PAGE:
Early life and education

Veneman was raised on a peach farm in Modesto, California. Her father, John Veneman, was former undersecretary of Health, Education and Welfare and member of the California State Assembly. She earned her bachelor's degree in political science from the University of California, Davis, a Master of Public Policy from the Richard & Rhoda Goldman School of Public Policy at the University of California, Berkeley, and a Juris Doctor degree from the University of California, Hastings College of the Law. She has also been awarded honorary doctorate degrees from California Polytechnic State University, San Luis Obispo (2001); Lincoln University (Missouri) (2003);Delaware State University(2004) and Middlebury College (2006) .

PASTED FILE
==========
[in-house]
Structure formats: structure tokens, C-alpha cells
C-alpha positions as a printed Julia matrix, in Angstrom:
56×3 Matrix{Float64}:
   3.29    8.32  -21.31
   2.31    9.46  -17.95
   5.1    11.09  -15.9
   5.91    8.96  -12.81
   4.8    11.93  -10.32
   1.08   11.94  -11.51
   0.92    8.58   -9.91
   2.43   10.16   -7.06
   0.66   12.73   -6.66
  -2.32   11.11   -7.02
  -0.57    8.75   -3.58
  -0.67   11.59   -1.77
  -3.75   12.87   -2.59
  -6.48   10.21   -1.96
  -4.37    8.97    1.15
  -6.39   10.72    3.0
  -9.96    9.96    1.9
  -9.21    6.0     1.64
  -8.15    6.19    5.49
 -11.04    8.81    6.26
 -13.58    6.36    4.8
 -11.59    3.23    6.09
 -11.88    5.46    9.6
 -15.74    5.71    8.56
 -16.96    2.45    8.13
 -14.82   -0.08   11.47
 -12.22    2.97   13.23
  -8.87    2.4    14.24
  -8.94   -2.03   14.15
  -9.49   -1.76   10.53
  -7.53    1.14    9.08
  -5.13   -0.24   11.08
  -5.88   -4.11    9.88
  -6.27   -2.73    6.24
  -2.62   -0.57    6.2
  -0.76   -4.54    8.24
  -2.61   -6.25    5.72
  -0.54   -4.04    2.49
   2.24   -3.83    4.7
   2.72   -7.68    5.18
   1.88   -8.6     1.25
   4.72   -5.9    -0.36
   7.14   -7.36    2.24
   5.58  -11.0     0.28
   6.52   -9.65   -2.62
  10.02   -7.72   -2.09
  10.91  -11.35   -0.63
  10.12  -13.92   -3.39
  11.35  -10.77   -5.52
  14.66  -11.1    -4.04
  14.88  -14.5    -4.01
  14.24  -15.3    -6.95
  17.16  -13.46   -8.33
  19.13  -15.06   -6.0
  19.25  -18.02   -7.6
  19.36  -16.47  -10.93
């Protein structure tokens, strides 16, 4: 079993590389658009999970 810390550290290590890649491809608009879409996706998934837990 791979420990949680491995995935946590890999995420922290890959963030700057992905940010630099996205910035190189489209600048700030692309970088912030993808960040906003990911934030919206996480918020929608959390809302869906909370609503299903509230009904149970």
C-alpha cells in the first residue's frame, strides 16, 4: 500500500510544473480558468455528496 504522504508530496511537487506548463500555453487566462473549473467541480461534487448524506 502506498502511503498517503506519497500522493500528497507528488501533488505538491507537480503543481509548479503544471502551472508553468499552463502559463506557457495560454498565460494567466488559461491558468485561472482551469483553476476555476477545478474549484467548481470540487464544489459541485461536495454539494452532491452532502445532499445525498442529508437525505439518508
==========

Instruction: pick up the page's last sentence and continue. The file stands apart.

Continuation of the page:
Legal, political and corporate career

Veneman began her legal career as a staff attorney with the General Counsel's office of the Bay Area Rapid Transit District in Oakland, California, in 1976. In 1978, she returned to Modesto, where she served as a Deputy Public Defender. In 1980, she joined the Modesto law firm of Damrell, Damrell and Nelson, where she was an associate and later a partner.

Veneman joined the United States Department of Agriculture's Foreign Agricultural Service in 1986, serving as Associate Administrator until 1989. During this time she worked on the Uruguay Round talks for the General Agreement on Tariffs and Trade (GATT). She subsequently served as Deputy Undersecretary of Agriculture for International Affairs and Commodity Programs from 1989 to 1991. From 1991 to 1993, she served as United States Department of Agriculture's Deputy Secretary, the Department's second-highest position. At this point Veneman took a break from political and administrative office to practice with the law firm and lobby group Patton, Boggs & Blow and also served on several boards of directors and advisory groups.